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Carbon and Sulfur Composition of Sediments in Methane Charged Continental Margins

Clint Miller
Rice University, Department of Earth Science
Houston, Texas, United States of America
[email protected]

This project aims to determine the role of methane in continental margin sediment as a sink for sulfur. Although commonly recognized that global carbon and sulfur cycles are linked, it is not yet clear how much sulfur leaves the ocean and enters marine sediment through anaerobic oxidation of methane (AOM). This marks a fundamental gap in Earth Science knowledge with an interesting hydrocarbon perspective. In this study deep sea sediment cores will be examined from a variety of locations including: Blake Ridge off S. Carolina, Keathly Canyon and Atwater Valley in the Gulf of Mexico, Umitaka Spur in the Japan Sea, and the Peru slope. Sediment samples will be collected from cores. These will span from the seafloor to below the SMT. The samples will be analyzed for total carbon, total sulfur, and sulfur isotope composition. Our hypothesis is that significant amounts of 34‐S rich Fe sulfide precipitate just below the SMT at all these locations. Continental margins with high methane concentrations are crucial nodes of organic and inorganic carbon cycling. The methane in these regions is clearly coupled to sulfur cycling through AOM. If much of the hydrogen sulfide produced by AOM precipitate into Fe sulfides, the overall process may modulate global geochemical cycling and, ultimately, climate. This would change conventional views of geochemical cycling, including the impact of hydrocarbons as well as petroleum source models.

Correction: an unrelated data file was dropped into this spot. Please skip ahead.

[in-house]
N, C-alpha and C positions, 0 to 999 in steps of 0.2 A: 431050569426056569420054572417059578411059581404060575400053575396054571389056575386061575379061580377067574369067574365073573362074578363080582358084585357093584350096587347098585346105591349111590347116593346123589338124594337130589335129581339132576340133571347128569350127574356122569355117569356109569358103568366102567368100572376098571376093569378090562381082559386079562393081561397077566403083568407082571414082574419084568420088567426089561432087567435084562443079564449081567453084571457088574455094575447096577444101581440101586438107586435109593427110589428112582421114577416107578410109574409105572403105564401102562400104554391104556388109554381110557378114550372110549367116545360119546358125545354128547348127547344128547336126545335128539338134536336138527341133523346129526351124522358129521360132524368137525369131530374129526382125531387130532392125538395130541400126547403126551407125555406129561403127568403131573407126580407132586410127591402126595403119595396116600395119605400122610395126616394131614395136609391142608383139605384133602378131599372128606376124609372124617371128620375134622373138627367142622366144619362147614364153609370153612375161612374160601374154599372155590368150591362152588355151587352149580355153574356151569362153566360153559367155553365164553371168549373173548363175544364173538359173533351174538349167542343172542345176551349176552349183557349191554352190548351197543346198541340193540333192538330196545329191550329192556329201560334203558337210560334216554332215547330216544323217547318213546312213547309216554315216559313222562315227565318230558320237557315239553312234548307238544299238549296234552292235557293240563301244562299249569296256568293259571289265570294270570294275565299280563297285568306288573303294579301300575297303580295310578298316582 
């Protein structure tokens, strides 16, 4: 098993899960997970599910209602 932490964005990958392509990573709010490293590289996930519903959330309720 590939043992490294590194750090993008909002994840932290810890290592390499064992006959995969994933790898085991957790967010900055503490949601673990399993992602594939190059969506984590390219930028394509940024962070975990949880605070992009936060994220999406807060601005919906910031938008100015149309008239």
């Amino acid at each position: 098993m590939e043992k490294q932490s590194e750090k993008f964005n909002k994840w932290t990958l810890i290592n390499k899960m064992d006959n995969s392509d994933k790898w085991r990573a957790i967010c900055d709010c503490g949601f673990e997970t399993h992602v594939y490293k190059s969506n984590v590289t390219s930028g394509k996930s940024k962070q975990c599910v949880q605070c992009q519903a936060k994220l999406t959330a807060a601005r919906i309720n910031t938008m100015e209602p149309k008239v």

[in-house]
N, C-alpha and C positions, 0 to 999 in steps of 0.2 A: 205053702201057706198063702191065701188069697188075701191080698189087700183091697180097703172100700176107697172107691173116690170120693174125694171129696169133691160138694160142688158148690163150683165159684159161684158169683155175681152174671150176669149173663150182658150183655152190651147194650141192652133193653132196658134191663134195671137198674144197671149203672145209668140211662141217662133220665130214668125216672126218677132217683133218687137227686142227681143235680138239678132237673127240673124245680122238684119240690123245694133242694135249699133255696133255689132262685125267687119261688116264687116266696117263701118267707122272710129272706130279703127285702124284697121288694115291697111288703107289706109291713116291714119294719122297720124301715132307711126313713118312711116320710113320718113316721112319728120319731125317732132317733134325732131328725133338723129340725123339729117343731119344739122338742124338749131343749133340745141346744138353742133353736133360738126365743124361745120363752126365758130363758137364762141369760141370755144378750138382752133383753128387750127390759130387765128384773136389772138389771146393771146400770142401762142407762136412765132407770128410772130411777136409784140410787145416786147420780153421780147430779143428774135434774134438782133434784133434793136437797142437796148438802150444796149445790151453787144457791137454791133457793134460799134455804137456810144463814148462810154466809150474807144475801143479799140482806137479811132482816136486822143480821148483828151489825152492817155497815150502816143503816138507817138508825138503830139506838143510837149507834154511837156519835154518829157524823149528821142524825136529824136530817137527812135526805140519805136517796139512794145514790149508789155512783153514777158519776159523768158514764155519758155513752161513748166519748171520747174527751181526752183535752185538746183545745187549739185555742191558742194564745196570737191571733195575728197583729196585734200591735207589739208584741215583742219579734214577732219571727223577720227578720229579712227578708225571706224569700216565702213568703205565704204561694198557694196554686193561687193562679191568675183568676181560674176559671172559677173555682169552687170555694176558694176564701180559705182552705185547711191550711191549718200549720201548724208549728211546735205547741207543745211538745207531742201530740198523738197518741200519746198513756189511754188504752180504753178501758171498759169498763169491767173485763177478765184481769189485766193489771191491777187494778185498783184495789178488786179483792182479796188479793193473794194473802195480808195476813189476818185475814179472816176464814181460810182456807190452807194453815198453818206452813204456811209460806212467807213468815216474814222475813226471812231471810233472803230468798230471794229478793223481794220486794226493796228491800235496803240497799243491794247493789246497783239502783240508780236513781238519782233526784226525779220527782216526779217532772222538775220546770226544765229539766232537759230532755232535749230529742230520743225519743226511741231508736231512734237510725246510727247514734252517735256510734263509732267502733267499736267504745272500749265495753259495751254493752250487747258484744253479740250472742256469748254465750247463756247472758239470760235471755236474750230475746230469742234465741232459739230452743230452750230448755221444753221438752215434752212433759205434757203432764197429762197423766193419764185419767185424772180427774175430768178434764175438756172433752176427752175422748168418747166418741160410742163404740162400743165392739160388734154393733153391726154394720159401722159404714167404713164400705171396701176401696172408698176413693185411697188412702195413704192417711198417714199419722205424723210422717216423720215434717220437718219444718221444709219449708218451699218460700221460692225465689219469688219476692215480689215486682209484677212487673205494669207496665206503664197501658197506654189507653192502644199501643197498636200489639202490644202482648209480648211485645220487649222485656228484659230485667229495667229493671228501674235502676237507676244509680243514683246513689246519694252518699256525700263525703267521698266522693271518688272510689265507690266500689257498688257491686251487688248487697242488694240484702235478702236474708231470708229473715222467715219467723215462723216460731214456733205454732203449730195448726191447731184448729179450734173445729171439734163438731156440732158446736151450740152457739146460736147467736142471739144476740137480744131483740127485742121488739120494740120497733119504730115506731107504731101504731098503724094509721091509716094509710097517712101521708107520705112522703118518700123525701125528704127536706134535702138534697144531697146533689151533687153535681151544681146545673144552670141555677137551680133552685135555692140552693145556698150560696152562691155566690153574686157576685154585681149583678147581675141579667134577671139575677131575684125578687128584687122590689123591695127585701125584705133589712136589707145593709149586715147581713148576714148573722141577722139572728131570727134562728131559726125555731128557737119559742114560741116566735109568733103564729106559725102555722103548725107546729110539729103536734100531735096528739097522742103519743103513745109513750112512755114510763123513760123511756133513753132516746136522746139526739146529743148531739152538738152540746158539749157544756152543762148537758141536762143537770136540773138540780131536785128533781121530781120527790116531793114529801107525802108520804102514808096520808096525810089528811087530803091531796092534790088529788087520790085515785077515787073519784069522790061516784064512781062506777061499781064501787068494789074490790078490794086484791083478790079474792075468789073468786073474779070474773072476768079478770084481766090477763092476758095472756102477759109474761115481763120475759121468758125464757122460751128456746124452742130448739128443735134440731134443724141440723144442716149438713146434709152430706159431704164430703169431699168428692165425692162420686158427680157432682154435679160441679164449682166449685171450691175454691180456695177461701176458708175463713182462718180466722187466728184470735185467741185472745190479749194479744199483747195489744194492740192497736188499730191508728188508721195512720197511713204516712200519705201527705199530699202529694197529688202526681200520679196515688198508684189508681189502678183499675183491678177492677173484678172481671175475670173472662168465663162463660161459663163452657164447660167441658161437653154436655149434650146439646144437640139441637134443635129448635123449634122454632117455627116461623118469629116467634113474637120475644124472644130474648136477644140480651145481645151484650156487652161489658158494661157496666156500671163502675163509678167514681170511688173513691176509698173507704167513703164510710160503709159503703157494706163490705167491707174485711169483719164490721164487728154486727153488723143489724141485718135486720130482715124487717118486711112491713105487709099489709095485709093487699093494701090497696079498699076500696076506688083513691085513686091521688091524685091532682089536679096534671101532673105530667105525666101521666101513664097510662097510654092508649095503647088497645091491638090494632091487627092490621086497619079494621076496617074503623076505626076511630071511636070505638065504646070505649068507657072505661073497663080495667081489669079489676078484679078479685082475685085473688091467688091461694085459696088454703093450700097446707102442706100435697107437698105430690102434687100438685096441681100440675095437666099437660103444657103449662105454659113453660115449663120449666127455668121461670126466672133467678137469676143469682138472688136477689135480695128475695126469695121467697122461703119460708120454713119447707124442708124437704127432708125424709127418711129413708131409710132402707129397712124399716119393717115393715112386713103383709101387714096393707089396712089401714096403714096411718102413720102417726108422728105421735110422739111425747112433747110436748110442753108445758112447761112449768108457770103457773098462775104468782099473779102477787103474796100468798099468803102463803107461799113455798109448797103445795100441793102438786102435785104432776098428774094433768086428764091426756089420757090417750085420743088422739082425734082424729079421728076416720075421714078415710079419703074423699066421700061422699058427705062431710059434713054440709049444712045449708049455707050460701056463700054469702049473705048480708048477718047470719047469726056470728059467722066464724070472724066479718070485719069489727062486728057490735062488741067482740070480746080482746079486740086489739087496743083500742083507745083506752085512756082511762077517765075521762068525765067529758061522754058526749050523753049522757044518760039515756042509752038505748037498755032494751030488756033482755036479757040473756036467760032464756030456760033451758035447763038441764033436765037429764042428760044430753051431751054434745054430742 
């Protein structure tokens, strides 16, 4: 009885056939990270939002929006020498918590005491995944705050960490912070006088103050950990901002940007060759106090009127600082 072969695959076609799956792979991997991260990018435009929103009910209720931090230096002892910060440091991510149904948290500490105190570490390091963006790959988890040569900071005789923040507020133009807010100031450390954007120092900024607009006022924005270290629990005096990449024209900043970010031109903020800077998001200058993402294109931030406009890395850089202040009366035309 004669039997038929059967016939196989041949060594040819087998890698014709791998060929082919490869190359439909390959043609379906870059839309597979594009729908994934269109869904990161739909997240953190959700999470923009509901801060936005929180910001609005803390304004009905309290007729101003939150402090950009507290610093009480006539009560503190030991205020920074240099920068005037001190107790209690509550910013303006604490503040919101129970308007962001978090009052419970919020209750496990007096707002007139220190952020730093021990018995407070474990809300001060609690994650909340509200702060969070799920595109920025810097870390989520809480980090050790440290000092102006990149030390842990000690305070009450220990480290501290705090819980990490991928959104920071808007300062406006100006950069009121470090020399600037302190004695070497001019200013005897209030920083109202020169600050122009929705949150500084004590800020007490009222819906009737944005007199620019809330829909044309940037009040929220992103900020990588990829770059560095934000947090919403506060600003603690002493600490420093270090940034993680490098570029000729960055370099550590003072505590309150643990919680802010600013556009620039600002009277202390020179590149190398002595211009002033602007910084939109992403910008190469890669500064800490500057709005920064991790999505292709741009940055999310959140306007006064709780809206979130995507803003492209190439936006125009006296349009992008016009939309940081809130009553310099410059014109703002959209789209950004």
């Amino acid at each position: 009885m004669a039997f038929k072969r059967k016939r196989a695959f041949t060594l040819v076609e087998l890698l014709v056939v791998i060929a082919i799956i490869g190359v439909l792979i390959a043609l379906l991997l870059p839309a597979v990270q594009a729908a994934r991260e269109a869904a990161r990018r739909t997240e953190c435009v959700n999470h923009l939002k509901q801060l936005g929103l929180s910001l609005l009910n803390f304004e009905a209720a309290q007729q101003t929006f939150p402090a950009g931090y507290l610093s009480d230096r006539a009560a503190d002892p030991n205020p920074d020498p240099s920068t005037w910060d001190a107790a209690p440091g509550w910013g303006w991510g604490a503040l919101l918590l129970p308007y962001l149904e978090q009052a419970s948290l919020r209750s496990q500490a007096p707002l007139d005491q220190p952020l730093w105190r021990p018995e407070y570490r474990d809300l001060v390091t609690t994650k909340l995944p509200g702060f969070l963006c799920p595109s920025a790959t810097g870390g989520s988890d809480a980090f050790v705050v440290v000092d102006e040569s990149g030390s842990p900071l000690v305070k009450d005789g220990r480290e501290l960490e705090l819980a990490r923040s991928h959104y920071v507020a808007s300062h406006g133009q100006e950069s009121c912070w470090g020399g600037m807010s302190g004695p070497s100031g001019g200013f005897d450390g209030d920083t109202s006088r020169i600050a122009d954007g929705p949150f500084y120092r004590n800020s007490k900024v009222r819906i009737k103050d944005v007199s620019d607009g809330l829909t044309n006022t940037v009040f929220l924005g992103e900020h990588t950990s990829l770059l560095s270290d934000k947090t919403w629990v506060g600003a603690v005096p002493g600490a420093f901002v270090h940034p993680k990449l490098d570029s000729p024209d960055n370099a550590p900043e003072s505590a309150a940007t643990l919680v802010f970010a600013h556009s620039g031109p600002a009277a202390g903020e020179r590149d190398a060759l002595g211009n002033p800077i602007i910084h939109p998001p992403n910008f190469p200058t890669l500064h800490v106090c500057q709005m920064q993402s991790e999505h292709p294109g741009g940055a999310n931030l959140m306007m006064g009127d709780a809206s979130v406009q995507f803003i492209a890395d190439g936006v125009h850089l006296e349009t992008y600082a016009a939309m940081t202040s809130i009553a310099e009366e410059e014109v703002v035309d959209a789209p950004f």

AAPG Search and Discovery Article #90183©2013 AAPG Foundation 2013 Grants-in-Aid Projects